Indirect network effects
The proliferation of trade liberalization through both economic integration (e.g., the European Union) and preferential trade agreements (e.g., NAFTA) has spawned a vast literature on the implications of trade liberalization. Since liberalization often provides an opportunity to acquire varieties of products not available from domestic producers, welfare gains via increased product diversification are emphasized in the literature.2 As yet, however, the cases of “hardware/ software” systems (i.e., hardware devices and the varieties of complementary software products) are downplayed in the trade literature. In other words, little attention has been paid to the implications of trade liberalization in the presence of products with indirect network effects. Indirect network effects exist when the utility of consumers is increasing in the variety of complementary products available for an electronic hardware device. Examples of such devices include personal computers, video cassette recorders, and consumer electronics products. In systems that pair hardware with software, an indirect network effect arises because increases in the number of users of hardware increase the demand for compatible software and hence the supply of software varieties. Since larger and more integrated markets often provide greater product variation, these characteristics affect the degree to which indirect network effects work. Despite the fact that many industries have indirect network effects that are supported by trade liberalization, the literature on indirect network effects is almost exclusively focused on a closed economy.3 Because the role of indirect network effects is amplified in the globalized world, it seems important to explore the impact of trade liberalization in the presence of products with indirect network effects.4 As our primary contribution, we examine how trade liberalization affects production structure in the presence of indirect network effects. For these purposes we construct a simple, two-country model of trade with two incompatible hardware technologies which is an extension of Church and Gandal’s (1992) closed economy model. We modify their approach to include aspects of trading economies such as intra-industry trade flow of complementary software products and gains/losses from trade. It is shown that, given that two incompatible hardware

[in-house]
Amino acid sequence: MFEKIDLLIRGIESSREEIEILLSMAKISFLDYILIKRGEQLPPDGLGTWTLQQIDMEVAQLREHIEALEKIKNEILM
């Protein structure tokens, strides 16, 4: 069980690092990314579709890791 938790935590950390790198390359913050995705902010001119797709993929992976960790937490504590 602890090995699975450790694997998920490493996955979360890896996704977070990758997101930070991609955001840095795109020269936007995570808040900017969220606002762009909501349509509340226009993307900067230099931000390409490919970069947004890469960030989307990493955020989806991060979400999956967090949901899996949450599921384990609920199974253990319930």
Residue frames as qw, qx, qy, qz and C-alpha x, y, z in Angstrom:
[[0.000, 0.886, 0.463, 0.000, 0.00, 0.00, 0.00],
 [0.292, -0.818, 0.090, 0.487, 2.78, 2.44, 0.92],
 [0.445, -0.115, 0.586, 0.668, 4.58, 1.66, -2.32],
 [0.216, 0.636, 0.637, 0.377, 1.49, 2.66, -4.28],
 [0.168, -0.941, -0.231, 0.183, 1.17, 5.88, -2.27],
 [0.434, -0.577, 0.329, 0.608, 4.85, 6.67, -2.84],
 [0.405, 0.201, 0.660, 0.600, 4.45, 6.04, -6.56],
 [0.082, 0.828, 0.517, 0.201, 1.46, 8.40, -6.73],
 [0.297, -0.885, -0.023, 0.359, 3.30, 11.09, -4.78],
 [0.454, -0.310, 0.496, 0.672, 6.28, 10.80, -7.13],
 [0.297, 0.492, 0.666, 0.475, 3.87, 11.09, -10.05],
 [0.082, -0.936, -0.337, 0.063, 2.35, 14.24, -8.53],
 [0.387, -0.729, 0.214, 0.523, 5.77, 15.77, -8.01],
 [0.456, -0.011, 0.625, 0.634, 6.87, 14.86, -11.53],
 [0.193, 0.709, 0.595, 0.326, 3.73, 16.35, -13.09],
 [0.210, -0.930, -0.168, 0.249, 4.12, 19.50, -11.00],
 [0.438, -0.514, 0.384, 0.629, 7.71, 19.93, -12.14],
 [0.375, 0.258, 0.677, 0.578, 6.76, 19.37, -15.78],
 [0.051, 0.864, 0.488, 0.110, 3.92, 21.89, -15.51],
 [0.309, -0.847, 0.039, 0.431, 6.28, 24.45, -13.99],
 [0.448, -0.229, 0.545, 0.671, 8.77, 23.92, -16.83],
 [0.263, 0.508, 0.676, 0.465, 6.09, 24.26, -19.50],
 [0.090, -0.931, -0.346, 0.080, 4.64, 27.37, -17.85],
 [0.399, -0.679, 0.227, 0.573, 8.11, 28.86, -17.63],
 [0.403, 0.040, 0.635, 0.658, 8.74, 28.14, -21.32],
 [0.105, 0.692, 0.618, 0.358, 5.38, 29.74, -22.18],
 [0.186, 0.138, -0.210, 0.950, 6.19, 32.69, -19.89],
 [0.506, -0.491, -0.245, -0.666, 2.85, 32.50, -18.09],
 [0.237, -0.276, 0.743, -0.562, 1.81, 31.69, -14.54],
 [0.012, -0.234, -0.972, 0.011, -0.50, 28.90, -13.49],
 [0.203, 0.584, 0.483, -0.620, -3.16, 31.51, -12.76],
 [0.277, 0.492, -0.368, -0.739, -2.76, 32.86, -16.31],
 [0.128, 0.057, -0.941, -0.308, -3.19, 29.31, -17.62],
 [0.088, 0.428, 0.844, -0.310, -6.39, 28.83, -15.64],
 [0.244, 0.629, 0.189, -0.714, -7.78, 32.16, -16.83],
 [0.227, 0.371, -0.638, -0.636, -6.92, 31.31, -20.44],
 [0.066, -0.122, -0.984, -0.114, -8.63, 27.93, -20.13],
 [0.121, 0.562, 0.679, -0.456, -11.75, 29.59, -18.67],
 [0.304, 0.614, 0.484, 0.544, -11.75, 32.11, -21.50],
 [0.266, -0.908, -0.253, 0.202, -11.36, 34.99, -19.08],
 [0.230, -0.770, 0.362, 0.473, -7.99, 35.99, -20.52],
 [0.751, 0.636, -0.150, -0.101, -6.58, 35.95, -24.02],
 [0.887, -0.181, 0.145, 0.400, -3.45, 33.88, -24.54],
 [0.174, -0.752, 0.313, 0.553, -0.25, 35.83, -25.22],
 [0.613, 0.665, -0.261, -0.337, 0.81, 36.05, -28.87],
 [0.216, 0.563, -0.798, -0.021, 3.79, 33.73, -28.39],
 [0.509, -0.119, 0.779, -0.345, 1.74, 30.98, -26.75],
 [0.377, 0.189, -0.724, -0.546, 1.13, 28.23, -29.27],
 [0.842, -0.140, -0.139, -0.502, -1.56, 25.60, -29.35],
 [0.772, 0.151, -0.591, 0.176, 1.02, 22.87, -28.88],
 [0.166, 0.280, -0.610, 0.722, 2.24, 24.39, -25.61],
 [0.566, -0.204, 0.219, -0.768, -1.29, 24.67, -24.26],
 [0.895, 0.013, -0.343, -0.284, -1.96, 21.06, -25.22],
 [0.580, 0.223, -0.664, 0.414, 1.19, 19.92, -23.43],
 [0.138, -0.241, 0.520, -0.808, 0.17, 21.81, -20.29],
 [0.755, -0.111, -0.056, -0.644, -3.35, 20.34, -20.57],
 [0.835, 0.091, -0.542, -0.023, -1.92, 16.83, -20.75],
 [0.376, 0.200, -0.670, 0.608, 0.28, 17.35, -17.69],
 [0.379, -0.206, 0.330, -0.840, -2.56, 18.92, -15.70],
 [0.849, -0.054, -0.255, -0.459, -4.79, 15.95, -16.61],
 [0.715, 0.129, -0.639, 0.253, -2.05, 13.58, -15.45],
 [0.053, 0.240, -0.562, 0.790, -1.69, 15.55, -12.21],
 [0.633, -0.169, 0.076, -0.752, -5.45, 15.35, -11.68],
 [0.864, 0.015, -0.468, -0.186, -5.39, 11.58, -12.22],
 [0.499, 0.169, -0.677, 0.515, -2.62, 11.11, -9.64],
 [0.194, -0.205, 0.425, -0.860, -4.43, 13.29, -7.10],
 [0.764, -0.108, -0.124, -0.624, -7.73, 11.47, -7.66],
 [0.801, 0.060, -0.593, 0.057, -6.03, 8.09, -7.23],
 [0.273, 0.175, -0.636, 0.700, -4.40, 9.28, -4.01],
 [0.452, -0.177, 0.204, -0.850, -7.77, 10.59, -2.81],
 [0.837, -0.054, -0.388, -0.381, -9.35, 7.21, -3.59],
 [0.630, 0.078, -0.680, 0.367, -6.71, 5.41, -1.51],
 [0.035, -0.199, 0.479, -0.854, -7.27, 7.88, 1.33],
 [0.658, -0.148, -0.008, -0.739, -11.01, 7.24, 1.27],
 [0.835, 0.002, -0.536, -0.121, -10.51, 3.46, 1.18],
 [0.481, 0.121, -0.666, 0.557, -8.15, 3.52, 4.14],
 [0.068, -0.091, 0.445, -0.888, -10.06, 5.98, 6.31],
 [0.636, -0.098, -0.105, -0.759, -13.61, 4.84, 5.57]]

devices exist before trade liberalization, trade liberalization may reduce the variety of hardware devices. It is also shown that, if the variety of hardware devices is reduced by trade liberalization, some consumers are made worse off by trade. The current analysis intends to explain the recent situations where increased intra-industry trade of software products and intensified competition among incompatible systems (e.g., Blu-Ray Discs and HD DVD) may leave some early adopters stranded with abandoned incompatible equipment.5 It is important to note that the result that some consumers are made worse off by trade is not new in trade literature, as Heckscher-Ohlin and other competitive models show.6 However, our results are derived from a non-competitive and increased intra-industry trade setting, which usually emphasizes mutual gains via intra-industry trade. It is also important to note that we are using a Nash equilibrium concept, in which equilibrium outcomes are typically Pareto inefficient: this point is emphasized in duopoly trade models.7 However, this point is also downplayed in an intra-indutry trade setting. The main result of the current study, which illustrates the possibility of loss from trade via increased intraindustry trade, has not appeared in the existing trade literature. This chapter is organized as follows. Section 13.2 describes both consumer preferences and technologies. Section 13.3 describes the basic model and derives an autarky equilibrium. Section 13.4 considers the impact of trade liberalization. Section 13.5 offers concluding remarks.